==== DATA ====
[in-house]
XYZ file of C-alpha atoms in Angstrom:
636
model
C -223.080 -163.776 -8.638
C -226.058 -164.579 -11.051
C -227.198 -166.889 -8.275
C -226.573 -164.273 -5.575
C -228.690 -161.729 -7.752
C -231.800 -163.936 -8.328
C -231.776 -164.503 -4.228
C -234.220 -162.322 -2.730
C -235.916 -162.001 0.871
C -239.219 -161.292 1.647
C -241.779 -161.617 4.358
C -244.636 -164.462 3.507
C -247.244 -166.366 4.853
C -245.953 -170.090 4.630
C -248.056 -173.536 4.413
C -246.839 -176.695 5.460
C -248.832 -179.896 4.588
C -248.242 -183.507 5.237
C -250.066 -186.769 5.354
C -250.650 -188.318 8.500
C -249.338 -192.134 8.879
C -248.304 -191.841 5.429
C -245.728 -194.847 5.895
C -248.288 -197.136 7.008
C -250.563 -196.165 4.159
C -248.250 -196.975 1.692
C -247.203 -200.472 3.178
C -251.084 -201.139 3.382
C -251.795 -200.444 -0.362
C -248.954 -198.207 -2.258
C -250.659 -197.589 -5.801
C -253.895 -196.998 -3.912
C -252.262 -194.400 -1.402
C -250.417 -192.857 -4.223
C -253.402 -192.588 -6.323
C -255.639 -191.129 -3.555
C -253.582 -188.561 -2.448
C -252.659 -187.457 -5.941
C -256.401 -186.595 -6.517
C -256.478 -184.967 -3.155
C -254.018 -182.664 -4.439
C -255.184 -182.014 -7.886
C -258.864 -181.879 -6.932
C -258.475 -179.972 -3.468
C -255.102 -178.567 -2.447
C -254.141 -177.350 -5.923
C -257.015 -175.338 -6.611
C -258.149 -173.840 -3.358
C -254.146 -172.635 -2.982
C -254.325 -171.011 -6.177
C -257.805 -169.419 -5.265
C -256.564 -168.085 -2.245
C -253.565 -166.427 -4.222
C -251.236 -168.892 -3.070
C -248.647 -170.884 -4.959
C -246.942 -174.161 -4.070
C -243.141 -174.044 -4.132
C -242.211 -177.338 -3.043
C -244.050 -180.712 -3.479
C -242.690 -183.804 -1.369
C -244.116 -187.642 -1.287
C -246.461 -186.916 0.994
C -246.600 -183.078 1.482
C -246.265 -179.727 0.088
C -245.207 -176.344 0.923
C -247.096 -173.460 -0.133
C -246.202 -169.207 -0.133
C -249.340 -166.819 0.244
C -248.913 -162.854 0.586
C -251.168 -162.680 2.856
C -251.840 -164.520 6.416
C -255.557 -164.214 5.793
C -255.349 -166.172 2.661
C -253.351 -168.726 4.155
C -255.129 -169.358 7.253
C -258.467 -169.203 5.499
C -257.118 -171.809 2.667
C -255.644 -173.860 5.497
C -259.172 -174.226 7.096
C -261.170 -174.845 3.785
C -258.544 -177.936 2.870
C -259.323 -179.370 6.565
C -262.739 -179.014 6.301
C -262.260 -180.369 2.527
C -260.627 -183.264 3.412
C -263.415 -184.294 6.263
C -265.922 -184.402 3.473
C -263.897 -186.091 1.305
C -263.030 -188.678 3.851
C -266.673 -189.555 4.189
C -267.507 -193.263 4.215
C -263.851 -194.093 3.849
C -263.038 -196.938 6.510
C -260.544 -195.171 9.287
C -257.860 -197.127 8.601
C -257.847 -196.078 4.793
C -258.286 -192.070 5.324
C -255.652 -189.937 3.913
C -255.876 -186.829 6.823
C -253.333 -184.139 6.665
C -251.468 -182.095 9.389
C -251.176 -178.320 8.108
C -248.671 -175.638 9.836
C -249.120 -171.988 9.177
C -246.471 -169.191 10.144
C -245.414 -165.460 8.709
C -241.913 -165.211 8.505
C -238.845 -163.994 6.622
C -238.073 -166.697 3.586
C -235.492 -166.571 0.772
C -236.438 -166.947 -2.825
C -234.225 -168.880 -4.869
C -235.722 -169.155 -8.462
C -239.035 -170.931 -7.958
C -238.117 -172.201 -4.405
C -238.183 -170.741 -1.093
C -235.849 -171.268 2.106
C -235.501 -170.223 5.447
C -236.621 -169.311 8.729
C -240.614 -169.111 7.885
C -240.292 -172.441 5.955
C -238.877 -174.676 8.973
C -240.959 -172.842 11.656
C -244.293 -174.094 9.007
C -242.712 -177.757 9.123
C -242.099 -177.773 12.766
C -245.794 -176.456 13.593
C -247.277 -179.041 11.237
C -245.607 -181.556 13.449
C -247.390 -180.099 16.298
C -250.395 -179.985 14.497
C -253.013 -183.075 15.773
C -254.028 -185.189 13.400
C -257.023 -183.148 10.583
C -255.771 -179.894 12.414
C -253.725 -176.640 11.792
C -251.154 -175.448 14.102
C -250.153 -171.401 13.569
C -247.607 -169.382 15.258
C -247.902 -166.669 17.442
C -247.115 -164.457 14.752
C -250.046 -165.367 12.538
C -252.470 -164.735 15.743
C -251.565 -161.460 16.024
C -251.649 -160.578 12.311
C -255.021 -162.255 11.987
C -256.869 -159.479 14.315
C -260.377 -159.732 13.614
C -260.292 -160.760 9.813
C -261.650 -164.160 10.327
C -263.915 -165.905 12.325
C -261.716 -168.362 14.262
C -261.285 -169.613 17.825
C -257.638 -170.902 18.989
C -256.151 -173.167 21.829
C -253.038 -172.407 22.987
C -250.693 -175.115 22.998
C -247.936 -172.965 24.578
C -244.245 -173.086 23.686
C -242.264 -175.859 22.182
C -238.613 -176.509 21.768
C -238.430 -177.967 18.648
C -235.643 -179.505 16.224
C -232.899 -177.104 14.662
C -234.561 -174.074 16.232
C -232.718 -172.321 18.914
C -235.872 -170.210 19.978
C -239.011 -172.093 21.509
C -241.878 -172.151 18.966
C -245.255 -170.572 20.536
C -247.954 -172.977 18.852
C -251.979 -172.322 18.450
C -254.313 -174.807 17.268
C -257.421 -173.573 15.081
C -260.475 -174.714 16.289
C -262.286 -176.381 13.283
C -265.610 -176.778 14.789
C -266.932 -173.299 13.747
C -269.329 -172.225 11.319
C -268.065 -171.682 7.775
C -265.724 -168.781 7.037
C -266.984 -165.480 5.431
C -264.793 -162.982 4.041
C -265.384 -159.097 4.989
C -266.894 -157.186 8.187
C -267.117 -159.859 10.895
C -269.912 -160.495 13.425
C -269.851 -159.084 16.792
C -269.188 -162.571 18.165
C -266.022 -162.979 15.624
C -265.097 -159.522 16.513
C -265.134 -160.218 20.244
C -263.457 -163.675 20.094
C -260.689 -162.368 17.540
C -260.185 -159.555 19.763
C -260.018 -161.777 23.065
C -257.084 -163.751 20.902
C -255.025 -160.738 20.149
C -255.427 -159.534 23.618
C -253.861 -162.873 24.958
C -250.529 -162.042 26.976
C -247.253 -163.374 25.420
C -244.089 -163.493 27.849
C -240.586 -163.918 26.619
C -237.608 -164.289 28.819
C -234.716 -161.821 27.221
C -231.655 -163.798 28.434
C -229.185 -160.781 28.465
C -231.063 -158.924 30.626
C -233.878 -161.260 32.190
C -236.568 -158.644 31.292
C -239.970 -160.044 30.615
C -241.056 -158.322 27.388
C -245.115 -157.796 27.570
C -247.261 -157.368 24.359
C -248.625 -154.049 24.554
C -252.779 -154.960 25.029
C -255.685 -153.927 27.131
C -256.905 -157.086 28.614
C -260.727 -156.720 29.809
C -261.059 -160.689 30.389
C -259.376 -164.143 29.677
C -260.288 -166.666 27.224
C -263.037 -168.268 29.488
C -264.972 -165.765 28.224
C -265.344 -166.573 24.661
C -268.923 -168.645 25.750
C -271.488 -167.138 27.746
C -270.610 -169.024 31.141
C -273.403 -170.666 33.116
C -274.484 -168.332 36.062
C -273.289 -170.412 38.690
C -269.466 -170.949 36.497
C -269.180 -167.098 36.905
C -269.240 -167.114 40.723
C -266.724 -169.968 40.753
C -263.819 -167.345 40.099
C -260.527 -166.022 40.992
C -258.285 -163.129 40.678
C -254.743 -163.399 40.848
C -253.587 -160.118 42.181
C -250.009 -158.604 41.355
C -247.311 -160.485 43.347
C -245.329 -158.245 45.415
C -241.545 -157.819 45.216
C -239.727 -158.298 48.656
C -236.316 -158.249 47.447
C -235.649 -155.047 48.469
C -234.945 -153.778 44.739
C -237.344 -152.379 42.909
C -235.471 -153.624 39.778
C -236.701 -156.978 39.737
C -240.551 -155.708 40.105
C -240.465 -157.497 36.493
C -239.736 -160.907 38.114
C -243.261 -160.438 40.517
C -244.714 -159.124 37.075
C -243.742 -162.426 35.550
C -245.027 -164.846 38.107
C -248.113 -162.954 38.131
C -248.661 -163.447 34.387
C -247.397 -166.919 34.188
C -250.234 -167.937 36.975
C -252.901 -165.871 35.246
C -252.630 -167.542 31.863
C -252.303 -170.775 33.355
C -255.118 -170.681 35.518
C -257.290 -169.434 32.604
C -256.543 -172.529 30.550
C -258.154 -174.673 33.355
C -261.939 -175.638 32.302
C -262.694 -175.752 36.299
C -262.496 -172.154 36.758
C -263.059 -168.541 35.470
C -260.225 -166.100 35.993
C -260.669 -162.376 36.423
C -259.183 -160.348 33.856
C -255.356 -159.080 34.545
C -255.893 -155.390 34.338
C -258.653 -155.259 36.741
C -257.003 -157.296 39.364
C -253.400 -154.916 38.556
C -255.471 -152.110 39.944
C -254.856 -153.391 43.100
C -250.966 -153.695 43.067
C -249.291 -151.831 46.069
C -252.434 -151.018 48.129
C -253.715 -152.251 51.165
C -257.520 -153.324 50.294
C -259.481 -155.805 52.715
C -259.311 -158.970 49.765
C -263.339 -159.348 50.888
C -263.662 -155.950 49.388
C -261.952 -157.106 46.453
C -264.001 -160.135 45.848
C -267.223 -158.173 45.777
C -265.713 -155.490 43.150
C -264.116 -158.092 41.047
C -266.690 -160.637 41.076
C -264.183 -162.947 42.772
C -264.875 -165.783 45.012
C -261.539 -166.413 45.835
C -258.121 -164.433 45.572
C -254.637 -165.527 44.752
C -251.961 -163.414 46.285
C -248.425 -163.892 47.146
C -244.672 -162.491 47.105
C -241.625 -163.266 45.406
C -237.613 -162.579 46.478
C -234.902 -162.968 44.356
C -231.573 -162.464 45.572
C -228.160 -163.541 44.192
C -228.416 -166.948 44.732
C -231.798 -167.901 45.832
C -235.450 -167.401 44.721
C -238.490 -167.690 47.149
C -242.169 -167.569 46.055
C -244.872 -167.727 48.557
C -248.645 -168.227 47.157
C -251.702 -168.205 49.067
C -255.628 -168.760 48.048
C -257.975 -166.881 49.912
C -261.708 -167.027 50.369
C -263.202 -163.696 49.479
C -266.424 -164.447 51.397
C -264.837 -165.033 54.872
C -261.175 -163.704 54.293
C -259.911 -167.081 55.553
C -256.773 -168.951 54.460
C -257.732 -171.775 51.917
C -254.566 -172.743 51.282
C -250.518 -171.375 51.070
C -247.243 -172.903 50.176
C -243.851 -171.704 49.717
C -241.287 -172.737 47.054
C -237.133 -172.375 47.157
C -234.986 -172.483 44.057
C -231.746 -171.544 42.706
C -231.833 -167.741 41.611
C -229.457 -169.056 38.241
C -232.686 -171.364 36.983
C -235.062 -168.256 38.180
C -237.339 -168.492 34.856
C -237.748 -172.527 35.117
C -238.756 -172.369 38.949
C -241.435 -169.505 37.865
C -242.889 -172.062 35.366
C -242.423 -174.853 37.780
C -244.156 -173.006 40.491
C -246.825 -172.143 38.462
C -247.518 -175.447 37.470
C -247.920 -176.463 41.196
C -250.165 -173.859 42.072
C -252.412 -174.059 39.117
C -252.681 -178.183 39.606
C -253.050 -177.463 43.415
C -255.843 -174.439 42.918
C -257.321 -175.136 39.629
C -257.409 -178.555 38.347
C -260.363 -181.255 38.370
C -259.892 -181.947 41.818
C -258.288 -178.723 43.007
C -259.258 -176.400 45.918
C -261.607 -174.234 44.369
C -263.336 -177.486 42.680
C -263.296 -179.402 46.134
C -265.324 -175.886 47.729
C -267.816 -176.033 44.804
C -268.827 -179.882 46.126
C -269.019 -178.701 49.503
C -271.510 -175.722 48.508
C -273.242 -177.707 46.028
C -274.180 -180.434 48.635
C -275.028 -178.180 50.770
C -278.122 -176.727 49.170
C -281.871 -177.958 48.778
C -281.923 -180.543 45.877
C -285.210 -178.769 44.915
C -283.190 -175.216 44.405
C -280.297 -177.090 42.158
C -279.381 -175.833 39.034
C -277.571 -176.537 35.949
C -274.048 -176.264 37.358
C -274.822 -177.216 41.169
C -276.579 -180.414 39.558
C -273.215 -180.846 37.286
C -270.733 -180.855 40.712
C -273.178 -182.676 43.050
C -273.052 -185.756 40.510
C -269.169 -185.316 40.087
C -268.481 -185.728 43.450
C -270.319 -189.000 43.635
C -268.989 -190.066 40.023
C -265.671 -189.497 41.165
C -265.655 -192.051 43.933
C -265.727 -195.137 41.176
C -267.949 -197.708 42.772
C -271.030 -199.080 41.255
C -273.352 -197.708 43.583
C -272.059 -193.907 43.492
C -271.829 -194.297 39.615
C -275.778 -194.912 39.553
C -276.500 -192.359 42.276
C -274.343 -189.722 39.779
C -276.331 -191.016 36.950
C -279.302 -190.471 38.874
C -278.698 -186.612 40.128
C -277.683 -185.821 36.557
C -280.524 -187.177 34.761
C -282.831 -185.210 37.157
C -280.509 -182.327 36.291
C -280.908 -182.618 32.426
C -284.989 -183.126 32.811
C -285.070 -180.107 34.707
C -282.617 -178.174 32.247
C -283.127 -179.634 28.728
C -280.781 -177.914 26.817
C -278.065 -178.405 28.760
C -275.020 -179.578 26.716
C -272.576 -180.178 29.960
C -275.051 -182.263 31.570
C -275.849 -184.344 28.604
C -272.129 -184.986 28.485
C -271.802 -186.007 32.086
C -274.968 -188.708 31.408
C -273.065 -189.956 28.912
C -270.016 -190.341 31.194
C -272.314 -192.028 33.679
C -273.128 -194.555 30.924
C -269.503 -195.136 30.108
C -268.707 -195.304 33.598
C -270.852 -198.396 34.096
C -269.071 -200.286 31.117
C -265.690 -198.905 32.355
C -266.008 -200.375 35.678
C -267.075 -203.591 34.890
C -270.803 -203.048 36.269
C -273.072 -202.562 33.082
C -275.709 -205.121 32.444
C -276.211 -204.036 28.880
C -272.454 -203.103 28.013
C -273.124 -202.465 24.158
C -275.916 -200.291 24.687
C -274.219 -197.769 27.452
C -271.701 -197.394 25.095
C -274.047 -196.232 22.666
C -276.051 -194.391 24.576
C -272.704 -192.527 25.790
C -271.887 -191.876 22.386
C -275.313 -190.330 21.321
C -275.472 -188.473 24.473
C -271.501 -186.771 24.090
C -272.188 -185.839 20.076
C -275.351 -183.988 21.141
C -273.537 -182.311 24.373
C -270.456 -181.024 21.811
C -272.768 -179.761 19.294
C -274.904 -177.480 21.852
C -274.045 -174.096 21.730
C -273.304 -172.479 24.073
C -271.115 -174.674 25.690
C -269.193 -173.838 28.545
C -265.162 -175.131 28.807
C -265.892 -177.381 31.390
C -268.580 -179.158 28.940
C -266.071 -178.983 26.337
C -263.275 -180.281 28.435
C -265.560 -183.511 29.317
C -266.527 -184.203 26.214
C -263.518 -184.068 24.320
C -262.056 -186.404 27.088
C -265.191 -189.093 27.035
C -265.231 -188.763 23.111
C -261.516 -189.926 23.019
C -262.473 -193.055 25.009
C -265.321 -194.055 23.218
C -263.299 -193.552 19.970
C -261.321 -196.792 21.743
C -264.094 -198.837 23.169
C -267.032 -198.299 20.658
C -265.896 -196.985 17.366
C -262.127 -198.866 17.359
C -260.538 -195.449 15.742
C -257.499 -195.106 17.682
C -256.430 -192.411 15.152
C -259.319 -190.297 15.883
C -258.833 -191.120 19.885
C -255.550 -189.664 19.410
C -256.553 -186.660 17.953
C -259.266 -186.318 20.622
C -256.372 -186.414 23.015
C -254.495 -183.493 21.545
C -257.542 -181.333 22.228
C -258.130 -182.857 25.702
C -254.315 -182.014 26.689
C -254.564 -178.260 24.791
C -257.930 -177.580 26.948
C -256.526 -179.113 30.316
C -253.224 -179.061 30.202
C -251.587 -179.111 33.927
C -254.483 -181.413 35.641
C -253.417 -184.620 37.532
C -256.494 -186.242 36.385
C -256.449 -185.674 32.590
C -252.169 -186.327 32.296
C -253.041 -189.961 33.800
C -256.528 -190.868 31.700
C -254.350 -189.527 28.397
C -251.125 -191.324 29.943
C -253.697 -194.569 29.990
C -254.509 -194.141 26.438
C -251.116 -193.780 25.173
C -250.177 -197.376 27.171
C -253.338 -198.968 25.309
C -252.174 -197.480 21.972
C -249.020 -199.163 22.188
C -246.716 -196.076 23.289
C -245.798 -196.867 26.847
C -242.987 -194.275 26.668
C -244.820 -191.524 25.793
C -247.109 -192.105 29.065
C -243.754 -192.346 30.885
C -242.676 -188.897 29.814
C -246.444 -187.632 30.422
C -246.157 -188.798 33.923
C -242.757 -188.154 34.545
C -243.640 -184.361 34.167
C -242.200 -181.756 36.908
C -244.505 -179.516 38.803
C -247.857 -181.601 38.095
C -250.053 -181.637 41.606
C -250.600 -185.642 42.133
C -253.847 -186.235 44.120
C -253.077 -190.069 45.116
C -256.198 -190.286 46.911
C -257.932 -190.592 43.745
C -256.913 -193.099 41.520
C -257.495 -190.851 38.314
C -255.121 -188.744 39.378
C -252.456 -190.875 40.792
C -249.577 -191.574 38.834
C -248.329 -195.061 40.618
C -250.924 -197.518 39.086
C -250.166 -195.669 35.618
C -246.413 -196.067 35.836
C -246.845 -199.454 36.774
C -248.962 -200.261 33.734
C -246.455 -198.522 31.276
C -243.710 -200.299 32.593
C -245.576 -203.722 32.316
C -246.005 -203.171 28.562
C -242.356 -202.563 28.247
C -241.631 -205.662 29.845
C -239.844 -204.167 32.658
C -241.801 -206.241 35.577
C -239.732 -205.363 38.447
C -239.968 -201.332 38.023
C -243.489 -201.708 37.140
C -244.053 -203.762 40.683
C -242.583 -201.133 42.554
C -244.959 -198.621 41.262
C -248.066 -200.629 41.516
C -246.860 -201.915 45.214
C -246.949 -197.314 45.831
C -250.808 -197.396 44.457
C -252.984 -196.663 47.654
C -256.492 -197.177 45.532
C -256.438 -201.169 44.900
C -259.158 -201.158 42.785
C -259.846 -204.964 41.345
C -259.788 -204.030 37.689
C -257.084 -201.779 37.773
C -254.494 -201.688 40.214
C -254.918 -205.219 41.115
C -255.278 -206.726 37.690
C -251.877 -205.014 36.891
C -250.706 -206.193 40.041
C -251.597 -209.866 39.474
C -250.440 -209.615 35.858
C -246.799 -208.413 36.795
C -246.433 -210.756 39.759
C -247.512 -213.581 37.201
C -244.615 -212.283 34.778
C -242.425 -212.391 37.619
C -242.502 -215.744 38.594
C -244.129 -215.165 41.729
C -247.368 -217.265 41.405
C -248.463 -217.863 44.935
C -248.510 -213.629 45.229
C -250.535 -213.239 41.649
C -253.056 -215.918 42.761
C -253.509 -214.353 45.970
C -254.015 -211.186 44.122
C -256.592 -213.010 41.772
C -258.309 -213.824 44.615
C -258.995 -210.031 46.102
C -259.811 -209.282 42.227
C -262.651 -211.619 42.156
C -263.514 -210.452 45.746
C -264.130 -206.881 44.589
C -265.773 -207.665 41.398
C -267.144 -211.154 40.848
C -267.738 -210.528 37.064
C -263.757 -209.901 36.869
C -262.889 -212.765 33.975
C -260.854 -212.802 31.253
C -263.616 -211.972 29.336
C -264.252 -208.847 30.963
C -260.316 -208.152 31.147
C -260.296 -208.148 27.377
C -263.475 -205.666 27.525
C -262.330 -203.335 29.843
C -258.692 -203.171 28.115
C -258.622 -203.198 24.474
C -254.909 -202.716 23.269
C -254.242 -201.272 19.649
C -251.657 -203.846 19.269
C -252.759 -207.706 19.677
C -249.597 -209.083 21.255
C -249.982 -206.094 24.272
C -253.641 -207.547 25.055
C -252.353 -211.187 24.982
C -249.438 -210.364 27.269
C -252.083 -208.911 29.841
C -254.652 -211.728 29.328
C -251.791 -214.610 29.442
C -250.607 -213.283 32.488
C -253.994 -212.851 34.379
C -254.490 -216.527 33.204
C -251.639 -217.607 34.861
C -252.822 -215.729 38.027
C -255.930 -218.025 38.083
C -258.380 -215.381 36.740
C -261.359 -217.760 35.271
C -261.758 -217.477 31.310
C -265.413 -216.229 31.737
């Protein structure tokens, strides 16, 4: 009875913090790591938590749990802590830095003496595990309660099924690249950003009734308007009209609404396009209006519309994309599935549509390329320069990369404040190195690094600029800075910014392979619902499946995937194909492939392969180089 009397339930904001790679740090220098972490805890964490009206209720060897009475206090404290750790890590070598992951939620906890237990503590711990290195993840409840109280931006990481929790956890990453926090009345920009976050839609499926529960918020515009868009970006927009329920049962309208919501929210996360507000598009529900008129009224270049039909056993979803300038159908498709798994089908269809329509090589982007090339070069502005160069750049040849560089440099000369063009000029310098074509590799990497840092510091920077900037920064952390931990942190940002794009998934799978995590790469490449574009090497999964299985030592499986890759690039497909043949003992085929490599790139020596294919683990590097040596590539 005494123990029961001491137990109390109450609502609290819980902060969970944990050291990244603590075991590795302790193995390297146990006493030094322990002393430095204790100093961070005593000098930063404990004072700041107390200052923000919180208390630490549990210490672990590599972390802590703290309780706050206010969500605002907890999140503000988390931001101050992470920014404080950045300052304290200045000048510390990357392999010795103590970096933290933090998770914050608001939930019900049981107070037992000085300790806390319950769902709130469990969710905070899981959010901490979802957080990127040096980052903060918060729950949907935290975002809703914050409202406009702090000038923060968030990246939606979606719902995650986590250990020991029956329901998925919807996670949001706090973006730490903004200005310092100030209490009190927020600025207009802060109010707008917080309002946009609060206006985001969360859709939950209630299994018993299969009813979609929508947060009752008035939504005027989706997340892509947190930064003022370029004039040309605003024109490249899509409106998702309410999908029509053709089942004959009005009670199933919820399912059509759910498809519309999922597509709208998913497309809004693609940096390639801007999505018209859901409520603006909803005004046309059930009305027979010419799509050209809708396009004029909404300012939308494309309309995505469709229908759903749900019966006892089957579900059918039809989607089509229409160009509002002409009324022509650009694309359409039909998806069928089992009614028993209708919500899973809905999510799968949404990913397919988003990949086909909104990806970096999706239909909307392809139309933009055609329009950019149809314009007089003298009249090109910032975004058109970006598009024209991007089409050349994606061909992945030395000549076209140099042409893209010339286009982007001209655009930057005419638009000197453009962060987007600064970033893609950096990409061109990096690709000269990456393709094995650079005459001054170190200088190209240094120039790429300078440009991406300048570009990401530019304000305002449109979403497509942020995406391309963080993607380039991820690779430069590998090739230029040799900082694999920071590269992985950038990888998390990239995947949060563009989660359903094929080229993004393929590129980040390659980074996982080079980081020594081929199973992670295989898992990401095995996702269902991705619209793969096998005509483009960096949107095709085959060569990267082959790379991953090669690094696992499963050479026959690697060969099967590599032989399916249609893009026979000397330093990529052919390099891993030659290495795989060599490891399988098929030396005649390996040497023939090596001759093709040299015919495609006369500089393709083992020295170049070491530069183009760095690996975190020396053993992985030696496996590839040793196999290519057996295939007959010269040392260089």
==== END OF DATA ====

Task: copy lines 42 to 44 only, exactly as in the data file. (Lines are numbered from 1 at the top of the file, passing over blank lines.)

C -252.659 -187.457 -5.941
C -256.401 -186.595 -6.517
C -256.478 -184.967 -3.155